a. a frame approximating that of a standard stringed instrument;

b. a plurality of basic tone buttons mounted on said frame,

each button being mounted for movement between a normal raised position and lowered position;

c. spring means urging each of said buttons to the position; and

d. a plurality of circuits connected to an energy source, one

circuit for each of said buttons, each of said circuits comprising 1. electrical switching means mounted below and movable by said button associated with it,

2. a preamplifier electrically connected to and capable of feeding an amplified output to said loudspeaker through said timbre box,

3. a resonance oscillator electrically connected to and feeding said preamplifier with an output signal characteristic of a tone of a given frequency, and

4. a condenser electrically connected to said energy source and to said preamplifier through said switching means so as to be charged when said button is in its lowered position and to discharge to and activate said preamplifier when said button is allowed to return to its raised position whereby upon decay of the current discharged from said condenser a damping effect on the sound, emitted by said loudspeaker upon activation of said preamplifier, is produced.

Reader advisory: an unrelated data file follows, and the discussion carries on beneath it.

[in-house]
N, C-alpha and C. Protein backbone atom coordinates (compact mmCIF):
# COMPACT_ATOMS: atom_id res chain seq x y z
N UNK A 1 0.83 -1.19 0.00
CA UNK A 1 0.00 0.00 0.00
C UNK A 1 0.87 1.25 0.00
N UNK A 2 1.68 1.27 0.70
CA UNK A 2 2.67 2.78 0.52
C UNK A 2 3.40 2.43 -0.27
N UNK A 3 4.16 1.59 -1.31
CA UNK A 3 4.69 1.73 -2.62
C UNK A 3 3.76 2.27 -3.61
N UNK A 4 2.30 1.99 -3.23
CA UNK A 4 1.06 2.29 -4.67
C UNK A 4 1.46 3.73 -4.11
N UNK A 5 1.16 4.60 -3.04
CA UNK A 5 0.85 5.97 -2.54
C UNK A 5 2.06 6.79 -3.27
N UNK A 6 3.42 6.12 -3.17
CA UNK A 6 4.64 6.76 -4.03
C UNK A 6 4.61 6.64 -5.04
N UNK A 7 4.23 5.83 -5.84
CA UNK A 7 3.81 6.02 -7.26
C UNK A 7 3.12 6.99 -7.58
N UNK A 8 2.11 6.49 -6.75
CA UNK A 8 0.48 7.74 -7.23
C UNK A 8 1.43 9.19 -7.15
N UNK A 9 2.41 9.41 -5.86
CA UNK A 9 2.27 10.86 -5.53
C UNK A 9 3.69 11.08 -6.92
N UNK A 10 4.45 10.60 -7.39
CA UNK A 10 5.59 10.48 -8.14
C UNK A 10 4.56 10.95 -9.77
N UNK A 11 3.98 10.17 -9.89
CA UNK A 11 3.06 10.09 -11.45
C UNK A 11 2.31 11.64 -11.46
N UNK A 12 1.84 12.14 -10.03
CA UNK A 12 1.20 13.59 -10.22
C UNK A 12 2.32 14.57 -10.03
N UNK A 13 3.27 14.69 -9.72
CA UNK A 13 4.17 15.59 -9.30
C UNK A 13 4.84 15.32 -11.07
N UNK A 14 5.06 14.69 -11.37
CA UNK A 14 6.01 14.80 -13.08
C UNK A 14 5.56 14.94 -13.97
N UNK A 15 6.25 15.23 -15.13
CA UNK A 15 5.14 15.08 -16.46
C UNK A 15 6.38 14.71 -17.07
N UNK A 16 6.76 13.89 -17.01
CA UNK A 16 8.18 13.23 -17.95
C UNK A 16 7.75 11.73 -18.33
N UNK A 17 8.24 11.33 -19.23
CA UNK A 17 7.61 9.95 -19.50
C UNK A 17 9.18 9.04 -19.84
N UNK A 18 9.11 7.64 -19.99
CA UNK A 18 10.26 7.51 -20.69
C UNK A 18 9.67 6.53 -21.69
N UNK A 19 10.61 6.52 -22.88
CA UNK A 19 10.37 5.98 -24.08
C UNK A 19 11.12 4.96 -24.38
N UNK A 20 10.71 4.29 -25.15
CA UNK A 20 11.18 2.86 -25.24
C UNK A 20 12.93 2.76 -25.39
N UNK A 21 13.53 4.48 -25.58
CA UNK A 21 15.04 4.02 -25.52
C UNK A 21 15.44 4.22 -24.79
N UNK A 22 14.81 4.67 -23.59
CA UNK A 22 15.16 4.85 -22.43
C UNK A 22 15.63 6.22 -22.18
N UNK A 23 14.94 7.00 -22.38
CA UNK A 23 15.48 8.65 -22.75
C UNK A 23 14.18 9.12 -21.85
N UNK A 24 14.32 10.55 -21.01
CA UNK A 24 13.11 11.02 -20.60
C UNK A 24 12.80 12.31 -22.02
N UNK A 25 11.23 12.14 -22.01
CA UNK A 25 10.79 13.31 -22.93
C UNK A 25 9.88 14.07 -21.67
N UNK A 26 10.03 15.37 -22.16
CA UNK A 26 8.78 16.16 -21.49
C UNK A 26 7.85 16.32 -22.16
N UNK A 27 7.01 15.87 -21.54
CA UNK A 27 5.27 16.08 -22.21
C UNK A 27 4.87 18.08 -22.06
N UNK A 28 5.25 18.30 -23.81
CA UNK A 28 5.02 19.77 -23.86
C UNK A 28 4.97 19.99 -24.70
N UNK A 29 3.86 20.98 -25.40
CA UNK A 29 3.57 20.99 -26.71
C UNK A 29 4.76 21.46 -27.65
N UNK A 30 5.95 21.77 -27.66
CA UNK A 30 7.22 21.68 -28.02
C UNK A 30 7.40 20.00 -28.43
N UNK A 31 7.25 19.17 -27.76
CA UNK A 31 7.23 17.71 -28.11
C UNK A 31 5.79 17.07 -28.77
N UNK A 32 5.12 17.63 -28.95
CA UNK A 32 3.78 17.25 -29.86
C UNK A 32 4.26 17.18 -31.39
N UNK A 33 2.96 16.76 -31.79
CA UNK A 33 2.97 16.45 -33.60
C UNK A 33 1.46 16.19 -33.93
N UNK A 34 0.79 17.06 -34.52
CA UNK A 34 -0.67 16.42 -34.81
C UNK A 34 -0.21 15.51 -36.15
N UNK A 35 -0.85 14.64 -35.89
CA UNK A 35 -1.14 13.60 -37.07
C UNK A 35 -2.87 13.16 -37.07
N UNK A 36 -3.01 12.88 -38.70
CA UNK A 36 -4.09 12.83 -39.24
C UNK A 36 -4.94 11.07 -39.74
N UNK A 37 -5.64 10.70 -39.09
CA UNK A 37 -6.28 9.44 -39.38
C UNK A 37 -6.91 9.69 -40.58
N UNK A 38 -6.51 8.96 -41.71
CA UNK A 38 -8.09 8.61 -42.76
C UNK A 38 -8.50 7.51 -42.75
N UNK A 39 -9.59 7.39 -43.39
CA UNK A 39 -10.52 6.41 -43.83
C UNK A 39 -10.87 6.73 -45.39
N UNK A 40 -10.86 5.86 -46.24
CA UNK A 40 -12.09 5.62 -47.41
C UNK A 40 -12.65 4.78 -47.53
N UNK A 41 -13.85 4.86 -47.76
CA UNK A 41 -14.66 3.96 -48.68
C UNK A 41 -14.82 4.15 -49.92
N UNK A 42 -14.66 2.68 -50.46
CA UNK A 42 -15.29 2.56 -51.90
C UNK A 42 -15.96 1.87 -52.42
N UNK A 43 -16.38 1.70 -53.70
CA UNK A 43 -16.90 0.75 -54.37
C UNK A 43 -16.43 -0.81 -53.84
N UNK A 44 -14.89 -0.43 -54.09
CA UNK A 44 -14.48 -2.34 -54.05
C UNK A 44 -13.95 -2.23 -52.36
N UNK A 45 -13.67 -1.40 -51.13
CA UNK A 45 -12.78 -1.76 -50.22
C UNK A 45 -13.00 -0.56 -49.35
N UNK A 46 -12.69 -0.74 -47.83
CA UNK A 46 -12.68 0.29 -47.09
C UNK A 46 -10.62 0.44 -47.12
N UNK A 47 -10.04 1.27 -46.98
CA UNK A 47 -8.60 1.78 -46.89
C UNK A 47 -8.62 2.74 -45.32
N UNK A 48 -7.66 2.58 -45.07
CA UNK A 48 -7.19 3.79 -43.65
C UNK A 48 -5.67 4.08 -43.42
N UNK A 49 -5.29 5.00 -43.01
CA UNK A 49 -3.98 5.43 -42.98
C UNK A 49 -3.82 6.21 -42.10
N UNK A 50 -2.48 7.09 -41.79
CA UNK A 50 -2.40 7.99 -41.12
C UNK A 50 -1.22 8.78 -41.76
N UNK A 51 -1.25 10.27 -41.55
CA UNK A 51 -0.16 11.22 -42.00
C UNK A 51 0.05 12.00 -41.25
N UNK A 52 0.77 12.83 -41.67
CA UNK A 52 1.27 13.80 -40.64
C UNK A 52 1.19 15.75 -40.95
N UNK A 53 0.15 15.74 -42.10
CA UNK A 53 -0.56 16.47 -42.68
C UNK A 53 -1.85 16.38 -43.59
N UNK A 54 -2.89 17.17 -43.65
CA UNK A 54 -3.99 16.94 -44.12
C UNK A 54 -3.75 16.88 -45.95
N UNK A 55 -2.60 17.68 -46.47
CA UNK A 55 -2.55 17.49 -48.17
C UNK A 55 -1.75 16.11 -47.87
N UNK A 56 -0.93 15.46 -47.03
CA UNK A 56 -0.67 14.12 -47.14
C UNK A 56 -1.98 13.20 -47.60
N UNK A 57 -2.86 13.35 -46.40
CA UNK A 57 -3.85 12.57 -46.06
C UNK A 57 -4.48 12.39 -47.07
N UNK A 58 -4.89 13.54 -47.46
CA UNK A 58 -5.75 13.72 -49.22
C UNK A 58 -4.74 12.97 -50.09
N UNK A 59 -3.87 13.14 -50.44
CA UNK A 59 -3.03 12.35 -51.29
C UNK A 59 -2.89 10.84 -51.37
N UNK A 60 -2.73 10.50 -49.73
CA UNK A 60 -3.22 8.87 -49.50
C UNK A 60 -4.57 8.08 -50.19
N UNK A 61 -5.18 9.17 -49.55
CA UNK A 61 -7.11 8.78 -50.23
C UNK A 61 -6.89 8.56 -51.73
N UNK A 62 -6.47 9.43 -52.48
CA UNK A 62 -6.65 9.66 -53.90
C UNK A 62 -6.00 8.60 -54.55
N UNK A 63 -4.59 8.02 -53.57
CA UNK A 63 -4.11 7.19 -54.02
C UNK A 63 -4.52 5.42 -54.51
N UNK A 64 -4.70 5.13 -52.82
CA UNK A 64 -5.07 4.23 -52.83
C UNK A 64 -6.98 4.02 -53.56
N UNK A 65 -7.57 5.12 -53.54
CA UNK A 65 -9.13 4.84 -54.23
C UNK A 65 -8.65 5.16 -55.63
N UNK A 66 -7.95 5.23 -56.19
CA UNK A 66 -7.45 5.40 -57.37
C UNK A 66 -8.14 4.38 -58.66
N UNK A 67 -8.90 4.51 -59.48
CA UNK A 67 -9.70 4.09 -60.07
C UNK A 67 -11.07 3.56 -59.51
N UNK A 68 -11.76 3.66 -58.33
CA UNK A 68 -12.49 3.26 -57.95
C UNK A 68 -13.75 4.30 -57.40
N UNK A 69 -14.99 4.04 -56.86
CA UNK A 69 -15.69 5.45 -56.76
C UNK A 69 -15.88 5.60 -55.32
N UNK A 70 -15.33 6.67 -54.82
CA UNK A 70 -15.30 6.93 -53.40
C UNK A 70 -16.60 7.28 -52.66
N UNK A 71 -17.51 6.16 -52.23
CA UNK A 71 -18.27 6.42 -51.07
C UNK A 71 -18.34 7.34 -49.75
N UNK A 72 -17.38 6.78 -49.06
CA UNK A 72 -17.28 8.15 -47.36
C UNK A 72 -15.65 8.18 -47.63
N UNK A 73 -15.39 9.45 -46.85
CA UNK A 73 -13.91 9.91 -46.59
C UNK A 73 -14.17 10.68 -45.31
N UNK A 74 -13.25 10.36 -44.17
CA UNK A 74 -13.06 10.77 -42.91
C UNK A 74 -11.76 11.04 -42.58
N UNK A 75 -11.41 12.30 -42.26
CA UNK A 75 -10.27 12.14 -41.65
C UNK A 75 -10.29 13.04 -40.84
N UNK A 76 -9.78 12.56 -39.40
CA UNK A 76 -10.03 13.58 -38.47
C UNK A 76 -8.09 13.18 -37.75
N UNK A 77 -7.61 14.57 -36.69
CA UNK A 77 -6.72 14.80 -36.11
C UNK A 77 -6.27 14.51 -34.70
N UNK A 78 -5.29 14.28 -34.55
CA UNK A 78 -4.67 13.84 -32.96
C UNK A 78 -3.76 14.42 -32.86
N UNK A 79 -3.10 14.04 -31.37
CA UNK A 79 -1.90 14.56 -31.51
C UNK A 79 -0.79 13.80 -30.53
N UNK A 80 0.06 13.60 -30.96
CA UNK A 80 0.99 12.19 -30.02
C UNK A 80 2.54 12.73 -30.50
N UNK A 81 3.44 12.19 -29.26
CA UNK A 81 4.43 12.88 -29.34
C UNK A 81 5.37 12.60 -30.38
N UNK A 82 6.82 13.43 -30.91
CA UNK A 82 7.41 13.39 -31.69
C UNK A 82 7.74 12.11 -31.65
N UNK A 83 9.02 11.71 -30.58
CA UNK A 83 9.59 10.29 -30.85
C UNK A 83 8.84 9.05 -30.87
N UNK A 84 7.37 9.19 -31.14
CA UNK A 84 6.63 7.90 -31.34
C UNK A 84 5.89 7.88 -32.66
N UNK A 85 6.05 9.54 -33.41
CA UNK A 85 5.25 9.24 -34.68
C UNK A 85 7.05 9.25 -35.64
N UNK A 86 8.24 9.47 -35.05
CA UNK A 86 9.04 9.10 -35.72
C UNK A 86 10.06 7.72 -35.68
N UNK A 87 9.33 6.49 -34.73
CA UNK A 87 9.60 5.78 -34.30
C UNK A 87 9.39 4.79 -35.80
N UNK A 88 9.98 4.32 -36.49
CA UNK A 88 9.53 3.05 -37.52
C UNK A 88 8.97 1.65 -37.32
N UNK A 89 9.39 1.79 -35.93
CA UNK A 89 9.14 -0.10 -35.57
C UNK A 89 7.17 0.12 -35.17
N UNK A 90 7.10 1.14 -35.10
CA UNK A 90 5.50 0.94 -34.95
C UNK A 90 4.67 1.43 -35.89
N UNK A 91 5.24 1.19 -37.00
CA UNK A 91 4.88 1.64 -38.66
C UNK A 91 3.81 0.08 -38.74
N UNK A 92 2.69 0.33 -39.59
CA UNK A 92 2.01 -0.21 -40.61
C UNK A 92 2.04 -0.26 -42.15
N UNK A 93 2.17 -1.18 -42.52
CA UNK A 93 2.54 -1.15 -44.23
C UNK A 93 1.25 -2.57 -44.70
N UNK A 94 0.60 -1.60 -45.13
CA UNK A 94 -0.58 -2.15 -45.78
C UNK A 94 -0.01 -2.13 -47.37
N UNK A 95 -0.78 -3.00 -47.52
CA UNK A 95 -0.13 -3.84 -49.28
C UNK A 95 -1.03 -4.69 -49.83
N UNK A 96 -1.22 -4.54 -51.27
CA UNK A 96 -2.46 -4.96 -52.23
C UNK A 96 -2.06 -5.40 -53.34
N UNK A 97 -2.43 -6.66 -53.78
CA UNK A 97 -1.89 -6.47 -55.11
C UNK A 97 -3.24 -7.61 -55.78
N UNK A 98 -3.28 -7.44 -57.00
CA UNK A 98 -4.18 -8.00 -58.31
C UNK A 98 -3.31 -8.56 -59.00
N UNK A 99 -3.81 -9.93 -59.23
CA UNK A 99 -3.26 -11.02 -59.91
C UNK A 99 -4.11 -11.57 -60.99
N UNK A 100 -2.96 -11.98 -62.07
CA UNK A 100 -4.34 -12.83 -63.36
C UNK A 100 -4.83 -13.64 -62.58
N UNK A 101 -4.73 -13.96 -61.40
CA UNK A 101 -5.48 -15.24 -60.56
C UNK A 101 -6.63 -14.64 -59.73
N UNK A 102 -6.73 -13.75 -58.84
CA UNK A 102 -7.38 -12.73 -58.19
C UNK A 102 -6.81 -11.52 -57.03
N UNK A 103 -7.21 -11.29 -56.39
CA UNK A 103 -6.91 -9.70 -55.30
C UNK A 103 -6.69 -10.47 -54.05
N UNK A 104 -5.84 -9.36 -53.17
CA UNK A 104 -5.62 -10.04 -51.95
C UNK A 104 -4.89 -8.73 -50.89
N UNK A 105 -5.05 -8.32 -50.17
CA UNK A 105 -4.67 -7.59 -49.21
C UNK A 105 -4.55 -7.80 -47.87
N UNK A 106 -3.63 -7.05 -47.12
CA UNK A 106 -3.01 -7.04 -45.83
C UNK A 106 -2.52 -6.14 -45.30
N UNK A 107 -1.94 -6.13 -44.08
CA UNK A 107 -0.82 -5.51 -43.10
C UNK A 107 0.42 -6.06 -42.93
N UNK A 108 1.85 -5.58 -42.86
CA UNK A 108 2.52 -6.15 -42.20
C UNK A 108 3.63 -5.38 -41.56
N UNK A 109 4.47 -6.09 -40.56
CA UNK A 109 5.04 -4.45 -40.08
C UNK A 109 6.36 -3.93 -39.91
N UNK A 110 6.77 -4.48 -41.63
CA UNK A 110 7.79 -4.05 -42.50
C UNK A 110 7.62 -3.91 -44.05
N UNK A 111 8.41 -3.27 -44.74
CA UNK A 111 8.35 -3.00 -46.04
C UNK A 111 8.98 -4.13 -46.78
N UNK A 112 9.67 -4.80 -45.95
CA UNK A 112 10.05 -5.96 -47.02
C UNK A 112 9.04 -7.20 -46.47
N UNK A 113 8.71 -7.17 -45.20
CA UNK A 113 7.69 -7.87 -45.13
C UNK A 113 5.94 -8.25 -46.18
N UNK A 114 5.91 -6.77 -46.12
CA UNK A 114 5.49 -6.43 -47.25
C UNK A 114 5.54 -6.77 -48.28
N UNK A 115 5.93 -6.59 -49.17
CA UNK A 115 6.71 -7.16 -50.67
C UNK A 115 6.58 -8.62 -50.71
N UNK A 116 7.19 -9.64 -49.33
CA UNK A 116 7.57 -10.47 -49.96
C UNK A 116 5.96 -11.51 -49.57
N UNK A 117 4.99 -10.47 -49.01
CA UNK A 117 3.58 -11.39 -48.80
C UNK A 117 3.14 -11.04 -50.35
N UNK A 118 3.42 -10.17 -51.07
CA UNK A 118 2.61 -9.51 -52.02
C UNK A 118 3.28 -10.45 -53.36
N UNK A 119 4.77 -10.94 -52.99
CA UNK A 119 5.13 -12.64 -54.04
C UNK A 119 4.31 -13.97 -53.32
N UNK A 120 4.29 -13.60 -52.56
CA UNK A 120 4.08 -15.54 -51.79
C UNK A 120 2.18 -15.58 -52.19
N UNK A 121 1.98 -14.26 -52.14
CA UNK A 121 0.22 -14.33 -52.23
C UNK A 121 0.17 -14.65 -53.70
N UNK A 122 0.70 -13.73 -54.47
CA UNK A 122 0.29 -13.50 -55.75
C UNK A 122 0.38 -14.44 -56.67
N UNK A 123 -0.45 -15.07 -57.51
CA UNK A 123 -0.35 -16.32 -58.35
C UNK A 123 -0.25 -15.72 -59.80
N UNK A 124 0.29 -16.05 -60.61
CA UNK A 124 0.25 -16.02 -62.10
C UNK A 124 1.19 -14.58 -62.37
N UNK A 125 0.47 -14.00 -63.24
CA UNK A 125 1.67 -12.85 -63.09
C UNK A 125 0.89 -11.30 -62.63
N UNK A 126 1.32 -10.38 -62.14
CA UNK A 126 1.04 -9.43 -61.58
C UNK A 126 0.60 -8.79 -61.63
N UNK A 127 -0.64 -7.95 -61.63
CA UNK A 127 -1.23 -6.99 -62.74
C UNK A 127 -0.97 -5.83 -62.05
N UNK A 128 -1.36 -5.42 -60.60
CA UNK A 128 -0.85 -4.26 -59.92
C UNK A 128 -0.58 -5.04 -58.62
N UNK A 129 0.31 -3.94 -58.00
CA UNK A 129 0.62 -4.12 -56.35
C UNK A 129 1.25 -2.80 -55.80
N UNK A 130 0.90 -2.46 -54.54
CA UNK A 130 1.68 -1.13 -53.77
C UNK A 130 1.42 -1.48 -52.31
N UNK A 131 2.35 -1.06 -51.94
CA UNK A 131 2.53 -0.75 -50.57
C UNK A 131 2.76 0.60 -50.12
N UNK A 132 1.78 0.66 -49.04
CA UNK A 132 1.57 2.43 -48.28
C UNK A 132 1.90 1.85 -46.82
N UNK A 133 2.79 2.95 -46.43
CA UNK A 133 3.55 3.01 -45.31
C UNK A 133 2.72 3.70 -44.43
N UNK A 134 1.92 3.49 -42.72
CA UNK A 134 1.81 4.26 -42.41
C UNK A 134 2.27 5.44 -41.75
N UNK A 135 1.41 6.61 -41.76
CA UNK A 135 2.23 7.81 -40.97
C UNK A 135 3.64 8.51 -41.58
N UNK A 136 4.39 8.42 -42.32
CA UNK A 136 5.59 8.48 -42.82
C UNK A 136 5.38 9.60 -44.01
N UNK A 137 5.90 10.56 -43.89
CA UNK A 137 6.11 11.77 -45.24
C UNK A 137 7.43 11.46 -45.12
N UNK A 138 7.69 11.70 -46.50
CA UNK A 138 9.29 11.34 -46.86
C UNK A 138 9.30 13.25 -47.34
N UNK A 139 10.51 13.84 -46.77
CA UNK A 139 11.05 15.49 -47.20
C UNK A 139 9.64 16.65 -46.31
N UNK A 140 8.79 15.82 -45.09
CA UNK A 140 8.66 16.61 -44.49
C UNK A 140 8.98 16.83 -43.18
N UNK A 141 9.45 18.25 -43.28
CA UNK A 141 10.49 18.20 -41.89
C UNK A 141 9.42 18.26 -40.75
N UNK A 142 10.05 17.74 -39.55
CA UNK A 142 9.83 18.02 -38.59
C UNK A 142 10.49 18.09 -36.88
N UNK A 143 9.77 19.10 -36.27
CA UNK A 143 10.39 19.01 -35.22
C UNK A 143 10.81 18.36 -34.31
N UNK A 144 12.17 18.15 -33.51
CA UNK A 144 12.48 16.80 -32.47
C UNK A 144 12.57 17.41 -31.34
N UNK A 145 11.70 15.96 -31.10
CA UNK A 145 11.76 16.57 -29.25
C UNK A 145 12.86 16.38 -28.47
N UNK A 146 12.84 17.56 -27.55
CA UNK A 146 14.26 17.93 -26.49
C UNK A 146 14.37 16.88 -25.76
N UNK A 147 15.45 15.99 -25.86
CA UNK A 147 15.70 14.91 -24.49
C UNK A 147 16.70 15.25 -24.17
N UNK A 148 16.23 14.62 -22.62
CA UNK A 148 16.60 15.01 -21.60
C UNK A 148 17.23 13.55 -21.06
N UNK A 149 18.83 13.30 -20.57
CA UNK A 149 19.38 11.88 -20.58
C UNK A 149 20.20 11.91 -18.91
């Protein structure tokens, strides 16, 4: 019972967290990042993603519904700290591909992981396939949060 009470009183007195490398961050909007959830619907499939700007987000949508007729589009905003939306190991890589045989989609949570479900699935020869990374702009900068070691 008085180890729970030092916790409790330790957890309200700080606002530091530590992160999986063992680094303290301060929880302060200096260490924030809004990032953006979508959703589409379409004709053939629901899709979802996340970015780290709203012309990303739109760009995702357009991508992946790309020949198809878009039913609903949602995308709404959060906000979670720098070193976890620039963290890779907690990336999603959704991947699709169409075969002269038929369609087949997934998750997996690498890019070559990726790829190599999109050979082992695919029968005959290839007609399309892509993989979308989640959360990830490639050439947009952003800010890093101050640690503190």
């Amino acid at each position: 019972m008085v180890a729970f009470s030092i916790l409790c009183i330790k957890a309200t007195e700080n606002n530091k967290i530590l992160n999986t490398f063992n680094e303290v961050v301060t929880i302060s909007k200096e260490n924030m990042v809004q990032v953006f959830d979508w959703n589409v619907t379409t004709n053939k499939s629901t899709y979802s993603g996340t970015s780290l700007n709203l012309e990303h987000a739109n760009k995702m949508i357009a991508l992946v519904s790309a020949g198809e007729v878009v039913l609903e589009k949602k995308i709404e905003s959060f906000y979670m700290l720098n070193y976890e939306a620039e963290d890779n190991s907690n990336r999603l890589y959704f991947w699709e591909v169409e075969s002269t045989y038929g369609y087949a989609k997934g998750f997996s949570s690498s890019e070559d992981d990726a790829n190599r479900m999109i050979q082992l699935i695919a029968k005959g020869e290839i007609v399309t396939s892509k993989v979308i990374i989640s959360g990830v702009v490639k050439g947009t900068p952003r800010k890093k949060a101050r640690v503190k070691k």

2. The improvement in electronically operated musical instruments according to claim 1 wherein said oscillator comprises a resonant circuit having a variable resistor for tuning, a

raised plurality of fixed resistors connected in series and nonnally open switching means for progressively cutting out said resistors to vary the frequency emitted by the oscillator.

3. The improvement according to claim 2 including a plurality of secondary buttons arranged in rows, one row for each of said basic tone button, each of secondary buttons being operable to close the normally open switching means of the resonant circuit, said secondary buttons being placed at points corresponding to those at which pressure is manually applied to the strings of stringed instrument, whereby upon depression of one of said buttons a predetermined number of fixed resistors are cut out of said resonant circuit and the output signal of the resonant oscillator is raised in frequency from that characteristic of the open string" tone to a higher stopped string"tone.